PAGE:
of patients will have avulsion fractures of the olecranon.
Inflammation in the muscle or tendon is evident as irregular areas
of increased signal intensity on fluid-sensitive MR images.
Complete disruption results in areas of high signal intensity
separating the low-intensity tendon fragments.
The triceps tendon normally has striations of increased signal that
insinuate between the distal tendon fibers and should not be
mistaken for tears.
Common extensor and flexor tendons
Tendinopathy or tears of the common extensor and flexor tendons
can be evaluated with MRI or sonography.
Typically, imaging studies are not performed unless the patient has
failed conservative treatment.
In patients with lateral tennis elbow, the primary site of
involvement is the common extensor tendon origin. MRI reveals
thickening and intermediate signal within the tendon origin in
cases of tendinopathy. Partial tears are depicted by thinning or
partial disruption of the tendon, and increased T2W signal within
and adjacent to the tendon origin (Figure 10). Complete rupture of
the tendons will lead to a tendinous gap containing fluid signal,
and distal retraction of the involved muscle(s). Dystrophic
calcifications can arise adjacent to the lateral epicondyle and are
best depicted on gradient-echo images.
Lateral epicondylitis is evident as a focal hypoechoic area in the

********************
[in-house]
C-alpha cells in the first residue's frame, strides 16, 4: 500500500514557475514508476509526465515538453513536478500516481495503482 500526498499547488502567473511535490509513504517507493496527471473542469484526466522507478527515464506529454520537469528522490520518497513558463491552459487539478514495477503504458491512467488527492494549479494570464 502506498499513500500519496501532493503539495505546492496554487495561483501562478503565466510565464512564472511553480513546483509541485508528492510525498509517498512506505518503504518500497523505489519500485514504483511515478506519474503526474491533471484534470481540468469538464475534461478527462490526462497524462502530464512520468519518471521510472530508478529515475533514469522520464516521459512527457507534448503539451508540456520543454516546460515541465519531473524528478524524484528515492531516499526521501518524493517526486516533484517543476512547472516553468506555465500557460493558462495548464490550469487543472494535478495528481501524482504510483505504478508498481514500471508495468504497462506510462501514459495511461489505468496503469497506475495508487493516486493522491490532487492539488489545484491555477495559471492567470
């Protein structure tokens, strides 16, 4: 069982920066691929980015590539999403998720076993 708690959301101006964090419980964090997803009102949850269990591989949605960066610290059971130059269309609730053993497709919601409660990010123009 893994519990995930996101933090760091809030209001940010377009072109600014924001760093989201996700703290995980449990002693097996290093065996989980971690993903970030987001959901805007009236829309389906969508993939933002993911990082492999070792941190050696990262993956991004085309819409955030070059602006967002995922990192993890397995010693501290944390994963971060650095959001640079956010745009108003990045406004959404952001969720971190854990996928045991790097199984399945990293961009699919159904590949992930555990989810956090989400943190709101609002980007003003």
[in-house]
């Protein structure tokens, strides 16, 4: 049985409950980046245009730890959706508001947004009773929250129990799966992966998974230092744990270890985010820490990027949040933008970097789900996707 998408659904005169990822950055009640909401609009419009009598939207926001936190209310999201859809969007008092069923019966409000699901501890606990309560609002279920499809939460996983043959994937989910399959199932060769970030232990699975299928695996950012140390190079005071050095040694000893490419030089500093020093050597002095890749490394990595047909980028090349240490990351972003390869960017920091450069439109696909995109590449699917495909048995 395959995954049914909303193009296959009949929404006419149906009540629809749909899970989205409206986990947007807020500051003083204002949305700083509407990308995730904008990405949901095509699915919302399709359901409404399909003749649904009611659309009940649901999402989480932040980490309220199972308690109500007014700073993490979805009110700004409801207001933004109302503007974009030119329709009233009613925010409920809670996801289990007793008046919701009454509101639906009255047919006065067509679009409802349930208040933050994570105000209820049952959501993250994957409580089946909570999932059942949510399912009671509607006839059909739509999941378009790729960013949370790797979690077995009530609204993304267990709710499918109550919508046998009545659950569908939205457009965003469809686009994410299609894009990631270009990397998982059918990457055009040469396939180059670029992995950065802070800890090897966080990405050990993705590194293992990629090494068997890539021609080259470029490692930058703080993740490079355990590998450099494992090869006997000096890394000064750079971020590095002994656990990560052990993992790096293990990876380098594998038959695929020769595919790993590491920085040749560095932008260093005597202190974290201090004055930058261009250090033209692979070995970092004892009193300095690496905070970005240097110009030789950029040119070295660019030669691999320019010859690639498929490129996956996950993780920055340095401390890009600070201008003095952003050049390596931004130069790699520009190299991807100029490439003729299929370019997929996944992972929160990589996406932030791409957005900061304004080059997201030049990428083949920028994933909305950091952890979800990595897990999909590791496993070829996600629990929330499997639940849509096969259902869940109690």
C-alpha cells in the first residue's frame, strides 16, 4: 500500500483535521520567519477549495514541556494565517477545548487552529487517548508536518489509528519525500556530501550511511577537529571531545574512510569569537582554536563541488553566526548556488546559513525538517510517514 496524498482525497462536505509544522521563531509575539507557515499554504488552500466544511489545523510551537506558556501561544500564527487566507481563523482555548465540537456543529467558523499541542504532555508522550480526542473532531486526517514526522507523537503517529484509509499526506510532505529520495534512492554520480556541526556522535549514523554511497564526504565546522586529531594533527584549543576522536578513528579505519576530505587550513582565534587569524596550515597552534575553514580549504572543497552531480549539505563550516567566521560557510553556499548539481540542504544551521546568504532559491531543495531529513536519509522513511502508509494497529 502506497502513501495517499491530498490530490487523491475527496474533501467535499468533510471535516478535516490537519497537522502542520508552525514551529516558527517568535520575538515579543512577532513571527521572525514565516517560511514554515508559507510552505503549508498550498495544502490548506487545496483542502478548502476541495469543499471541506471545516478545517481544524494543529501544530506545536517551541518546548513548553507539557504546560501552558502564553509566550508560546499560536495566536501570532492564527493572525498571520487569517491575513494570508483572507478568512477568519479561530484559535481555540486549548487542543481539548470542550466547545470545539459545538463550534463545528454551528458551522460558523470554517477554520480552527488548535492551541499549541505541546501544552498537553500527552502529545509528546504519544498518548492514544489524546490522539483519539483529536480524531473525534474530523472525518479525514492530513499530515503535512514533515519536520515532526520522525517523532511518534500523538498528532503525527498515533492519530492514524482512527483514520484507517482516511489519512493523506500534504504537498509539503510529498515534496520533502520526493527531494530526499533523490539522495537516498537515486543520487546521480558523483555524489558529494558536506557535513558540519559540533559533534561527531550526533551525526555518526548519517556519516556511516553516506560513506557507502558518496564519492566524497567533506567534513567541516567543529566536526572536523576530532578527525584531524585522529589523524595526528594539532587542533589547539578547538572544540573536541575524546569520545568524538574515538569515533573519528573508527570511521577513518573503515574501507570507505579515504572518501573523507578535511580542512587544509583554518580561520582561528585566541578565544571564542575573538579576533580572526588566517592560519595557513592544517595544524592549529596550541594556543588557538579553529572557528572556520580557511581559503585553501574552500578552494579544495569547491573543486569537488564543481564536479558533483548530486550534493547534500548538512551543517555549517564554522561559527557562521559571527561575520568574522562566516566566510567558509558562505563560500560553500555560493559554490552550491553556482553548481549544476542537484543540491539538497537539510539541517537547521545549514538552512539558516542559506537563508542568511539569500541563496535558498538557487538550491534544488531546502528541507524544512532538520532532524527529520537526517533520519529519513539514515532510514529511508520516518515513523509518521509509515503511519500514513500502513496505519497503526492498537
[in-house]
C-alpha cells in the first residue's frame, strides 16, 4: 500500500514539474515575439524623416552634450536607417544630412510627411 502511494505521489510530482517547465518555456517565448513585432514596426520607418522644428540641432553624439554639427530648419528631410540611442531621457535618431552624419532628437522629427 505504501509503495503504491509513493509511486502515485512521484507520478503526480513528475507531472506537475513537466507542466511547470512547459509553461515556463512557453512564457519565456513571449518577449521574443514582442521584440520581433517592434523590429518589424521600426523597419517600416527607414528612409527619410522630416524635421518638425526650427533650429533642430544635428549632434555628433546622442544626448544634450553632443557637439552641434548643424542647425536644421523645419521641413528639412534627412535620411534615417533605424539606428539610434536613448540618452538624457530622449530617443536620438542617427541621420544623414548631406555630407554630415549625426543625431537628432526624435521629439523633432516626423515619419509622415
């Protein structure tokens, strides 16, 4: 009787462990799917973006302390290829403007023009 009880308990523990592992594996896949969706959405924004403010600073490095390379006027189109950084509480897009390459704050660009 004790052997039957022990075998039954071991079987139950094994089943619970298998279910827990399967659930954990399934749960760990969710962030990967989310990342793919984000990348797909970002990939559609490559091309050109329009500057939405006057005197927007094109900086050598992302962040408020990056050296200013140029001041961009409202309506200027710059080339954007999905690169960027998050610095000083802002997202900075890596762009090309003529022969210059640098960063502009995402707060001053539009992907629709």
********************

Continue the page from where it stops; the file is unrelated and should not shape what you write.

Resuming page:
deep part of the tendon or a discrete cleavage plane with
Injuries to the common flexor tendon origin (golfer's elbow or
medial tennis elbow) (Figure 11) are less common than injuries of
the common extensor tendon origin.
Common flexor tendon injury occurs at the origins of the flexors
and pronator teres.
This syndrome occurs in 1% to 3% of adults who are 35 to 55 years
of age, and it is often seen in golfers, high-performance throwers,
swimmers, racketball and squash players, and bowlers.
MR arthrography has been advocated for the detection of partial
The diagnosis of partial tears is critical to throwing athletes,
because these patients will likely undergo surgery.
Radial (lateral) collateral ligament complex
Additional support for the elbow is provided by the radial and
ulnar collateral ligament complexes.
The radial (lateral) collateral ligament (RCL) complex is composed
of the lateral ulnar collateral ligament, RCL proper, and the
annular ligament (Figure 12).
Injury to the RCL complex (Figure 13) is less common than medial
ligament injury and is usually the result of varus stress or
subluxation/ dislocation. Overly aggressive surgical procedures,
such as common extensor tendon release or radial head resection,
can also lead to radial collateral ligament injury.
The lateral ulnar collateral ligament is the primary stabilizer
against varus stress, and its disruption (Figure 14) can lead to
posterolateral rotatory instability of the elbow.
The radial collateral ligament proper attaches to the annular
ligament; therefore, both structures should be evaluated
Ulnar (medial) collateral ligament complex
The ulnar (medial) collateral ligament consists of 3 bands and
is much stronger than the RCL (Figure 15). The anterior band is the
dominant structure and the primary stabilizer against valgus stress
on the elbow.
It courses anteriorly from the anteroinferior surface of the
epicondyle and attaches to the medial edge of the coronoid process.
The posterior band is smaller and has a fanlike configuration.
It extends from behind the medial epicondyle and courses slightly